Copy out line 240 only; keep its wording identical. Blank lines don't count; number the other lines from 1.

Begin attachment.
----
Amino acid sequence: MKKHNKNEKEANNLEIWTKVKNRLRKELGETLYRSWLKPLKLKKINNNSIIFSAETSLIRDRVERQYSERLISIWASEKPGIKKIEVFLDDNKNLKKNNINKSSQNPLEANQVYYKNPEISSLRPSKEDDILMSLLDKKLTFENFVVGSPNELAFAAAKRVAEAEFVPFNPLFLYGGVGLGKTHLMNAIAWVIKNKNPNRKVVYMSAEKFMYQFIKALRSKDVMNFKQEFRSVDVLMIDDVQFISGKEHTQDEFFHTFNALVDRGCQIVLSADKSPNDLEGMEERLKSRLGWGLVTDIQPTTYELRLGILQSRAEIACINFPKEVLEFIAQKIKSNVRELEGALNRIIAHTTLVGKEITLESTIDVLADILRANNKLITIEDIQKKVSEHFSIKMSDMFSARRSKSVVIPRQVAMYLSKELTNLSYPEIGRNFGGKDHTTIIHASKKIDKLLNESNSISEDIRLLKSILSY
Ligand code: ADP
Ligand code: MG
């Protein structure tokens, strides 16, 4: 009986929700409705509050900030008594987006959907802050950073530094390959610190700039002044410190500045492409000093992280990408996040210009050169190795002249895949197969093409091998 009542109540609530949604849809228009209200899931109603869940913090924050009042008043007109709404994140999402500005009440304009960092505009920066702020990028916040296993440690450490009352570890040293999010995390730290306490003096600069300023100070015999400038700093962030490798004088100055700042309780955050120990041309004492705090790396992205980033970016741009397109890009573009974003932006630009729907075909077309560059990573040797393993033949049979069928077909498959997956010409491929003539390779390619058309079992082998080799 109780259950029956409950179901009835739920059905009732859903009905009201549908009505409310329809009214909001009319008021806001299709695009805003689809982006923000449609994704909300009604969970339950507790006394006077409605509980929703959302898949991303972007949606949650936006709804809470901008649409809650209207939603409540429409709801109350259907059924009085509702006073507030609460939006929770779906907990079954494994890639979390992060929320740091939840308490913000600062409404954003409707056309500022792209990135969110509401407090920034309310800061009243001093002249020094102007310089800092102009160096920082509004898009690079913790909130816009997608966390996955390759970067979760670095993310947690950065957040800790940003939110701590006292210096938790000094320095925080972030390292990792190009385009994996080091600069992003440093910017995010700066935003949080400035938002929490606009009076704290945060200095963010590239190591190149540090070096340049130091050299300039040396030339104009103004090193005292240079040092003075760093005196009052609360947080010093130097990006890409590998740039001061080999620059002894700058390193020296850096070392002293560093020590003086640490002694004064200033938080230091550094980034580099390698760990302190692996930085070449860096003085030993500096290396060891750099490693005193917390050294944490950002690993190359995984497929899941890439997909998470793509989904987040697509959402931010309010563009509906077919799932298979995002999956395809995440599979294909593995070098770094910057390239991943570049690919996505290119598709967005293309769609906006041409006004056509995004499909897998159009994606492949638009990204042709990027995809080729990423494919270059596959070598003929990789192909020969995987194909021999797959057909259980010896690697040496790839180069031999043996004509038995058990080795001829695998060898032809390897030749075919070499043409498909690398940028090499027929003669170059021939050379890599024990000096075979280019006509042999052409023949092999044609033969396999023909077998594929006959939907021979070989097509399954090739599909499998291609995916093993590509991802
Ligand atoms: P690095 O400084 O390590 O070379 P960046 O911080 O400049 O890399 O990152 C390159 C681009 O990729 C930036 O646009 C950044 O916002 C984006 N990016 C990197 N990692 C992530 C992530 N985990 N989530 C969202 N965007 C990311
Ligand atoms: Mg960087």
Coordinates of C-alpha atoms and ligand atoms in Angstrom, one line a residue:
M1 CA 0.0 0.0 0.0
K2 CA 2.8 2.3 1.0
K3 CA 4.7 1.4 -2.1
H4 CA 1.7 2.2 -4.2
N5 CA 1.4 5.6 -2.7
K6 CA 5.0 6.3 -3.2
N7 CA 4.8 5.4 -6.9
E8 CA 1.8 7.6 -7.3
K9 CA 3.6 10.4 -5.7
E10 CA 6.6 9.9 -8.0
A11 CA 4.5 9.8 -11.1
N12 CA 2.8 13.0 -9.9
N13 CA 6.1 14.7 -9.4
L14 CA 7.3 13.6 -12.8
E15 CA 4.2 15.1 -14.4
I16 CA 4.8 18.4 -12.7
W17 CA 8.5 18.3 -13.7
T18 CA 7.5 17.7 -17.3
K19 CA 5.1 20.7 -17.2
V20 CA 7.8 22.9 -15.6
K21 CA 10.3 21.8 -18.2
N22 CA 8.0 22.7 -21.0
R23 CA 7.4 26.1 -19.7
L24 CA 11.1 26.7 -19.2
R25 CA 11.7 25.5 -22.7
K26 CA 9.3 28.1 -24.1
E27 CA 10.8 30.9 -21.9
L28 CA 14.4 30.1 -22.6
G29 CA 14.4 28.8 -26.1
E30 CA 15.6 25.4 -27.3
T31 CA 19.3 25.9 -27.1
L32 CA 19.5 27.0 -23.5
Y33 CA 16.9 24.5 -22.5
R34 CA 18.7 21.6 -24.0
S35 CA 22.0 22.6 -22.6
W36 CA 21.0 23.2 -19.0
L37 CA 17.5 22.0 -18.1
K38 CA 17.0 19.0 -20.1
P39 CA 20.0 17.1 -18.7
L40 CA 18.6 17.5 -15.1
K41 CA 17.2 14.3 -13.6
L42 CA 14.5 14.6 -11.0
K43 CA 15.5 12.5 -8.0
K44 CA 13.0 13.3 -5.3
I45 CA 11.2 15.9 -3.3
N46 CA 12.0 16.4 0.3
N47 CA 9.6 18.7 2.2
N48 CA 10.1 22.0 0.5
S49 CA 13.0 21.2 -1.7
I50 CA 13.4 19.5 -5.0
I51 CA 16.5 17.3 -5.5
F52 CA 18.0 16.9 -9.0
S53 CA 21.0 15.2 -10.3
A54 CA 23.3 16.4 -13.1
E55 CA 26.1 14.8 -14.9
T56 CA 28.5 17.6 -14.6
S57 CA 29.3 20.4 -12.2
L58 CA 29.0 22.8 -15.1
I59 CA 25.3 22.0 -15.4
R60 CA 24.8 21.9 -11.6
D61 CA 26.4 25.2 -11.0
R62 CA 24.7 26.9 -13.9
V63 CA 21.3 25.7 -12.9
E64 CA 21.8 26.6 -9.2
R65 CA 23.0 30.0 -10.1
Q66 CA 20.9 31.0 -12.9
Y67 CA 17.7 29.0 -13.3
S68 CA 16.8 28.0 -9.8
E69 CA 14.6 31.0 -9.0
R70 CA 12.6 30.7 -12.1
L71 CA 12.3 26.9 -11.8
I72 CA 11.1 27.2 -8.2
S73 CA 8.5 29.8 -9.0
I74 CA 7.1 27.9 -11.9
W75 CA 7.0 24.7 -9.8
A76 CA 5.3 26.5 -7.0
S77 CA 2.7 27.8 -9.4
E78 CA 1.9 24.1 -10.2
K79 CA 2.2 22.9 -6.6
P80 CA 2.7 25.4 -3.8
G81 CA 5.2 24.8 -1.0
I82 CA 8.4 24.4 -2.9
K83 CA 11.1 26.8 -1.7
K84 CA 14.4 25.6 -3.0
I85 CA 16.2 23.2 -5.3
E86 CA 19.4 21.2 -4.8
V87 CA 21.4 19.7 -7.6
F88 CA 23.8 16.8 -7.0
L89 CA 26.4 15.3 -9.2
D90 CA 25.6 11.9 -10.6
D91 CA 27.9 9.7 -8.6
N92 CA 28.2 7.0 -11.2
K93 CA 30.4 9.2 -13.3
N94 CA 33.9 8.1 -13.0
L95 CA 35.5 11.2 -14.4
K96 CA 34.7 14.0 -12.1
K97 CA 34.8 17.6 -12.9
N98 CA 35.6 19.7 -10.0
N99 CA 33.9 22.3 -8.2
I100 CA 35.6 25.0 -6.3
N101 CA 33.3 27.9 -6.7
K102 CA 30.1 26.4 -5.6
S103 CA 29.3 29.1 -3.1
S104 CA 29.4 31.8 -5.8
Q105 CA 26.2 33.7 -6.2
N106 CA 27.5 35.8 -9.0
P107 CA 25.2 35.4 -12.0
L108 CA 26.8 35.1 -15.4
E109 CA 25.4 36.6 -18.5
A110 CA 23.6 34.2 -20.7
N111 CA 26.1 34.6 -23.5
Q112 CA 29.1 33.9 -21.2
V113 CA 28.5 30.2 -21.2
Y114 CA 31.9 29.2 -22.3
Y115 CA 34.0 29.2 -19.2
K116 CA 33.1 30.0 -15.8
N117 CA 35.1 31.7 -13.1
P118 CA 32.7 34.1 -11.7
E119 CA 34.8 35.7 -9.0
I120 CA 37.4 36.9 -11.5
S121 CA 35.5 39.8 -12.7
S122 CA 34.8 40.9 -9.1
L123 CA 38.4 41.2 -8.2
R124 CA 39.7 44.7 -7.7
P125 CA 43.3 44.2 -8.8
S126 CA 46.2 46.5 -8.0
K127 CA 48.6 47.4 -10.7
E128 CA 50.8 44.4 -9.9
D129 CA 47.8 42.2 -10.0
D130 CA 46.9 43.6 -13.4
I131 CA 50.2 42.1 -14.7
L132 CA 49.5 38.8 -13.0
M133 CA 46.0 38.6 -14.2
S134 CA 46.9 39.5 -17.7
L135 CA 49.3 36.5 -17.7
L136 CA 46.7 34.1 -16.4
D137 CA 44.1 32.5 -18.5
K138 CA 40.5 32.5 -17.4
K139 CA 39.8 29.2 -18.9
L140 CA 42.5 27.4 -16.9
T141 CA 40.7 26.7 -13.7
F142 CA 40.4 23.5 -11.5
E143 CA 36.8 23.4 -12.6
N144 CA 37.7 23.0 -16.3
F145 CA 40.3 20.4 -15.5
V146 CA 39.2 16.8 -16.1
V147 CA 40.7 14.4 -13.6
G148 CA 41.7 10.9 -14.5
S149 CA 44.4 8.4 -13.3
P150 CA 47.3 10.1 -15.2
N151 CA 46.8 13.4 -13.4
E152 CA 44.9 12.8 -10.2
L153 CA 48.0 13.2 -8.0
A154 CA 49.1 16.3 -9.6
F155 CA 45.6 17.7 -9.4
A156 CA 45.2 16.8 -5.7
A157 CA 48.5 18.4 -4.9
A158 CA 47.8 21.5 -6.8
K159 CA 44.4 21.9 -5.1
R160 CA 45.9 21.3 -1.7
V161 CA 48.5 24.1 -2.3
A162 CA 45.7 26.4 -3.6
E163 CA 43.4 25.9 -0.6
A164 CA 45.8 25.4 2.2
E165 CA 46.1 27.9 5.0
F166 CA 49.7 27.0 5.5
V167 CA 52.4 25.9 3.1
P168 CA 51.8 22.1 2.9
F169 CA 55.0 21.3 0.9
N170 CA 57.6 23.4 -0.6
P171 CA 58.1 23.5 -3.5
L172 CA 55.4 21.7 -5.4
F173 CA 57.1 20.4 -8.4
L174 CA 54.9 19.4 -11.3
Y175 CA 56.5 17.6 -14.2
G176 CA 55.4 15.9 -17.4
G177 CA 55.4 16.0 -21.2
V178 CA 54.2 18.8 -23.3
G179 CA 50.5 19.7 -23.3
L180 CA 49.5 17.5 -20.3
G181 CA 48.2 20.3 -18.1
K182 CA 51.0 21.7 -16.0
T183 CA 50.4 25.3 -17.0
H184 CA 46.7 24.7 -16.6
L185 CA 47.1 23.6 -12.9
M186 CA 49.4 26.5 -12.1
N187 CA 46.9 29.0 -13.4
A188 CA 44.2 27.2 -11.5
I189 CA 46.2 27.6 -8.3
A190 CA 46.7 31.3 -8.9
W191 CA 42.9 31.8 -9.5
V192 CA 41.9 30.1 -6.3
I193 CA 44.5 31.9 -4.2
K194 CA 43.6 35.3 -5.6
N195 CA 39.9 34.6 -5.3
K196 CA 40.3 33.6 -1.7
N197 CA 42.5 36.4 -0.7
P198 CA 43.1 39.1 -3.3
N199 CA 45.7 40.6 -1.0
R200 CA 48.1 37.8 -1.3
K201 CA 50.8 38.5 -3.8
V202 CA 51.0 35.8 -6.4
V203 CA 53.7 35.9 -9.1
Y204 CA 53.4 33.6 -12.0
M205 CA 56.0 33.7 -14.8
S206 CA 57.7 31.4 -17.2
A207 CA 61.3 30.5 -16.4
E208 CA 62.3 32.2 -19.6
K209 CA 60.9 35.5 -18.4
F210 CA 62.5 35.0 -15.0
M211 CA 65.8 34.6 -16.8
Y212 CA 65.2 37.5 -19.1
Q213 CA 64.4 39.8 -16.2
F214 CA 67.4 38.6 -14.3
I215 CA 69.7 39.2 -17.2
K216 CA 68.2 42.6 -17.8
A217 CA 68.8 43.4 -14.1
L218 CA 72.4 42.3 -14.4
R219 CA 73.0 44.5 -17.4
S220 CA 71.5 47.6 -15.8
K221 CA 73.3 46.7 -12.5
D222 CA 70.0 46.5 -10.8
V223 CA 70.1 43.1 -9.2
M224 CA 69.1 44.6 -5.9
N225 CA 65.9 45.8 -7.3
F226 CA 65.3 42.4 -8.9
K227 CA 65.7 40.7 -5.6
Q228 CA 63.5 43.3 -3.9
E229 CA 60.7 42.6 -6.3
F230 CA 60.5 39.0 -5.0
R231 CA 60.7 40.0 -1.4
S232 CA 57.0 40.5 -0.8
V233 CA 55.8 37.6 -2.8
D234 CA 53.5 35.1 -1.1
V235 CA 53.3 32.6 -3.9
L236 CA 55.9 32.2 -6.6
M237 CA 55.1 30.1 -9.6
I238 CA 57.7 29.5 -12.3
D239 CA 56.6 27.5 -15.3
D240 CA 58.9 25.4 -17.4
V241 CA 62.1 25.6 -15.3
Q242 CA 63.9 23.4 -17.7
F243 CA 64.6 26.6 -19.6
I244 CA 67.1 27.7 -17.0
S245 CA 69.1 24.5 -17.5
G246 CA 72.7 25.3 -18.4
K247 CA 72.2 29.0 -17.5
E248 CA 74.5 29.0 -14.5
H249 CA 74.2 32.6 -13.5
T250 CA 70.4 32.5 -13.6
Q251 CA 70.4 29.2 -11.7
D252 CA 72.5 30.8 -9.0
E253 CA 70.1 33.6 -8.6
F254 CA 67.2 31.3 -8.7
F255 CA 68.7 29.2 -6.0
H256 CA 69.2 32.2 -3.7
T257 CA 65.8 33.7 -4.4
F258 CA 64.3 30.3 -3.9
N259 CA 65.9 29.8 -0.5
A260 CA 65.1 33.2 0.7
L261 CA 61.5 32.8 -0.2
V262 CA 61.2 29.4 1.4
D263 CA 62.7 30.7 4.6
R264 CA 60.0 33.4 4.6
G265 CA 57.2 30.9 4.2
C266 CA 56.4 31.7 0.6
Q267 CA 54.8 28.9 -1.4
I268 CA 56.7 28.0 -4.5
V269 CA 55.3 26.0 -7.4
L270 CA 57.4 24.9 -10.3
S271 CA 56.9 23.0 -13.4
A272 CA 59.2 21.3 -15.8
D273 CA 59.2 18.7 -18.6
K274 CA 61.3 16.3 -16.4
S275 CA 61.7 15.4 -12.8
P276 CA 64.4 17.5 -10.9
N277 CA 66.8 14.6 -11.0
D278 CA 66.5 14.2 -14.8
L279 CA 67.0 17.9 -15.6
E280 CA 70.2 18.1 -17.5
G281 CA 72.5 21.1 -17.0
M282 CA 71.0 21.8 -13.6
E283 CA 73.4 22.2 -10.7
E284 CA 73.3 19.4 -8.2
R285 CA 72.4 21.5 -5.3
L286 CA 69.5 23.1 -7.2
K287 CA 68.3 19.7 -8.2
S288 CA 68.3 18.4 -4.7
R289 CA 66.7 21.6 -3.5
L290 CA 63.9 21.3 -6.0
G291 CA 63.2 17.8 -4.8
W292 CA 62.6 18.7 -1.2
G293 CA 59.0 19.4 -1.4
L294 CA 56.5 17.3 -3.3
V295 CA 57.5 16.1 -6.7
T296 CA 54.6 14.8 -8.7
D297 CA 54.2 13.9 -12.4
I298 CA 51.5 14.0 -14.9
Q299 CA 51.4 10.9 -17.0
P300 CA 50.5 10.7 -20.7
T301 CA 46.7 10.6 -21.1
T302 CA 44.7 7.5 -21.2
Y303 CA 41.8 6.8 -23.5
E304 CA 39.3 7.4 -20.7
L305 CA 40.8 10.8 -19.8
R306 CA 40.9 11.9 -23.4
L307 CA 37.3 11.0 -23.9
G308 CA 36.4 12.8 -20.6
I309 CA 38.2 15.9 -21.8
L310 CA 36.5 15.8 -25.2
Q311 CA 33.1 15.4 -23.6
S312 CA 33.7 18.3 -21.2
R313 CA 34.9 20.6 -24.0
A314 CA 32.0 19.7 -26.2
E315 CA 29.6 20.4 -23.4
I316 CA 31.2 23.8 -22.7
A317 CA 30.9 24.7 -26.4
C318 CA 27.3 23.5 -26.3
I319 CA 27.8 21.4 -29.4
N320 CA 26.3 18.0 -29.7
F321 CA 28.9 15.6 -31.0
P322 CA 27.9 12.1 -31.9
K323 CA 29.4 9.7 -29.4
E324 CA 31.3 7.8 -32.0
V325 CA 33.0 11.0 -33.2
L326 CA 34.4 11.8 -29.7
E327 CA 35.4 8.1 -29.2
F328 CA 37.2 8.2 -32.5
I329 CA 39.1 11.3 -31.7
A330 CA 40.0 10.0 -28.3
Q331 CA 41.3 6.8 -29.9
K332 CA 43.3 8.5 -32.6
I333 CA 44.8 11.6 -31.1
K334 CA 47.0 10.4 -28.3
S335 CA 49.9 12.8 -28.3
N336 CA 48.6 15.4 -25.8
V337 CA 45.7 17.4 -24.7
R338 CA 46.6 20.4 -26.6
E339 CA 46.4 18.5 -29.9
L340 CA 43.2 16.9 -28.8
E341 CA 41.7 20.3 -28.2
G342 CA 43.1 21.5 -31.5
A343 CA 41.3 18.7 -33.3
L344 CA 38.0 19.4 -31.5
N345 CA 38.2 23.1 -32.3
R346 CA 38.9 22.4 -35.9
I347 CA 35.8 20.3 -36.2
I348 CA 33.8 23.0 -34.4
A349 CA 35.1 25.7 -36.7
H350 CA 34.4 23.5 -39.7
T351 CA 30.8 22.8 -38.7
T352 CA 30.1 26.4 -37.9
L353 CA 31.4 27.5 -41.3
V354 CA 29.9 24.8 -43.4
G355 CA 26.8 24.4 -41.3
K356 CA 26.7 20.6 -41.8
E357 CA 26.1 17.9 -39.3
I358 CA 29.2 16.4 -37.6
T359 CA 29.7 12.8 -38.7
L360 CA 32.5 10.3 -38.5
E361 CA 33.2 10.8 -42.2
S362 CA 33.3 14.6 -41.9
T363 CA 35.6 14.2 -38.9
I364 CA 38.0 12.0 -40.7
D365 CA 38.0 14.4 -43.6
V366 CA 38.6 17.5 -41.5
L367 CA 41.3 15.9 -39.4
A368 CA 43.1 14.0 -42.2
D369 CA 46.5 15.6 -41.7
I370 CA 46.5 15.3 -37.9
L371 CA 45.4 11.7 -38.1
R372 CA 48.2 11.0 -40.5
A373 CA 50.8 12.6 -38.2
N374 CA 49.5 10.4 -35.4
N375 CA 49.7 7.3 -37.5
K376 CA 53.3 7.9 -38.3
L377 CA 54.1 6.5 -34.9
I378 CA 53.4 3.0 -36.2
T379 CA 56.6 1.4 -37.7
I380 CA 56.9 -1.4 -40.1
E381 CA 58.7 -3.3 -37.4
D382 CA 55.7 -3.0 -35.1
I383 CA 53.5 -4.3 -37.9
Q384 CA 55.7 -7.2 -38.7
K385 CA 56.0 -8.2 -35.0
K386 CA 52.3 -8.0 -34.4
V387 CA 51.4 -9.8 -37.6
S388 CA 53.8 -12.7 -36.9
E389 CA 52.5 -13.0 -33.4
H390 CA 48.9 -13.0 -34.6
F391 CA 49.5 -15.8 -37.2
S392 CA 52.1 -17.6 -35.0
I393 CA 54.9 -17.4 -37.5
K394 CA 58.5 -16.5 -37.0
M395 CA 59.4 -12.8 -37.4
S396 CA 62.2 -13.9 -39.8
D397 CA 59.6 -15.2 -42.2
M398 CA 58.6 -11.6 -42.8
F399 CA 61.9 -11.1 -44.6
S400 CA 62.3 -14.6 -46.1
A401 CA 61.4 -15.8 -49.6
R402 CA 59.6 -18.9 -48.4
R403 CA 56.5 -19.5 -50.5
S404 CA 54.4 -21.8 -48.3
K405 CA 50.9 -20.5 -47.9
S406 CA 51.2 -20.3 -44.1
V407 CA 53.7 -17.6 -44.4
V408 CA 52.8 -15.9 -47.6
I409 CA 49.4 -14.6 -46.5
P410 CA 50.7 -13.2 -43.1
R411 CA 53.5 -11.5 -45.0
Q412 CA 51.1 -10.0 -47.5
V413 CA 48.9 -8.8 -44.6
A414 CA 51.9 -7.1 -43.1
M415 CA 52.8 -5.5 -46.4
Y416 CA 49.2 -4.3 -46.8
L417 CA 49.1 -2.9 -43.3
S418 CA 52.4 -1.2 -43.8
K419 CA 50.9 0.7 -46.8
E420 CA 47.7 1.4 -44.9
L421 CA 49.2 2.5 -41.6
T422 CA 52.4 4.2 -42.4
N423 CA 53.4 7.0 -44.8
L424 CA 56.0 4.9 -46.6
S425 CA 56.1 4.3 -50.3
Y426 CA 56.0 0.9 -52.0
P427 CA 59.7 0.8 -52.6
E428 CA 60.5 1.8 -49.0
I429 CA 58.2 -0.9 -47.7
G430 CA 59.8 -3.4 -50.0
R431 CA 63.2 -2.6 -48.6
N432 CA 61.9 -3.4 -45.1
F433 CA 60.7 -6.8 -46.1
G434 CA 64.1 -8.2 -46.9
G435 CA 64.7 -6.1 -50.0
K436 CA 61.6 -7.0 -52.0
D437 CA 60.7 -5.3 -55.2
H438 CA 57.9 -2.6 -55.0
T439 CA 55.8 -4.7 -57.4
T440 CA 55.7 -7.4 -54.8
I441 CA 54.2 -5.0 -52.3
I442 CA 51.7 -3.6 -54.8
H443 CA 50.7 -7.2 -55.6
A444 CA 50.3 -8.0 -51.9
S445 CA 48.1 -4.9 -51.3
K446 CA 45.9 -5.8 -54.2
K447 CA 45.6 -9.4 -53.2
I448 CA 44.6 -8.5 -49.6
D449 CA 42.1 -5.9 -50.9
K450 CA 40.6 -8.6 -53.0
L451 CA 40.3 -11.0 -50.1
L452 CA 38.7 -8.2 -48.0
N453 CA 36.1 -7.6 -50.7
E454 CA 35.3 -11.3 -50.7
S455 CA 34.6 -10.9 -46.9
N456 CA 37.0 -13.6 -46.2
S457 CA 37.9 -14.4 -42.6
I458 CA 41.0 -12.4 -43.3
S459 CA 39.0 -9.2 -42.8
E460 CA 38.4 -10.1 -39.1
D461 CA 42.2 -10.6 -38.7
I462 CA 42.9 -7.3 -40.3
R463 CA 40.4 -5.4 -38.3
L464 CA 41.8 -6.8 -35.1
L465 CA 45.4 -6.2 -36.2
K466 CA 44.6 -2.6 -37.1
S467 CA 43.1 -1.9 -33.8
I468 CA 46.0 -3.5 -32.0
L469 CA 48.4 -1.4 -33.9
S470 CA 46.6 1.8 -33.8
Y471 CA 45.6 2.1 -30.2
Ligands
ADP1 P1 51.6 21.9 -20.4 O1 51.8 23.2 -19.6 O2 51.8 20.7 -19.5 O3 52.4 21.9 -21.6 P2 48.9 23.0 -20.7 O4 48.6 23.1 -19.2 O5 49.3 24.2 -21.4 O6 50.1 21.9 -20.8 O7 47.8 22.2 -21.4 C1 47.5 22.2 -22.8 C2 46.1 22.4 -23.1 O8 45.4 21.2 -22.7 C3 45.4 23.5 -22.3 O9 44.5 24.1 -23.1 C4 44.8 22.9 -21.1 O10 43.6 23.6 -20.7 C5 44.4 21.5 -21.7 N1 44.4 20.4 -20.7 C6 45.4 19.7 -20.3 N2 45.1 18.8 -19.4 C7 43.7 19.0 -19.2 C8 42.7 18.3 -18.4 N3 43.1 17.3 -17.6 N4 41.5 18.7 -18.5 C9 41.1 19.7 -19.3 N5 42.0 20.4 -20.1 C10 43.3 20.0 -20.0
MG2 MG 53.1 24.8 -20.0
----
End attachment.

V233 CA 55.8 37.6 -2.8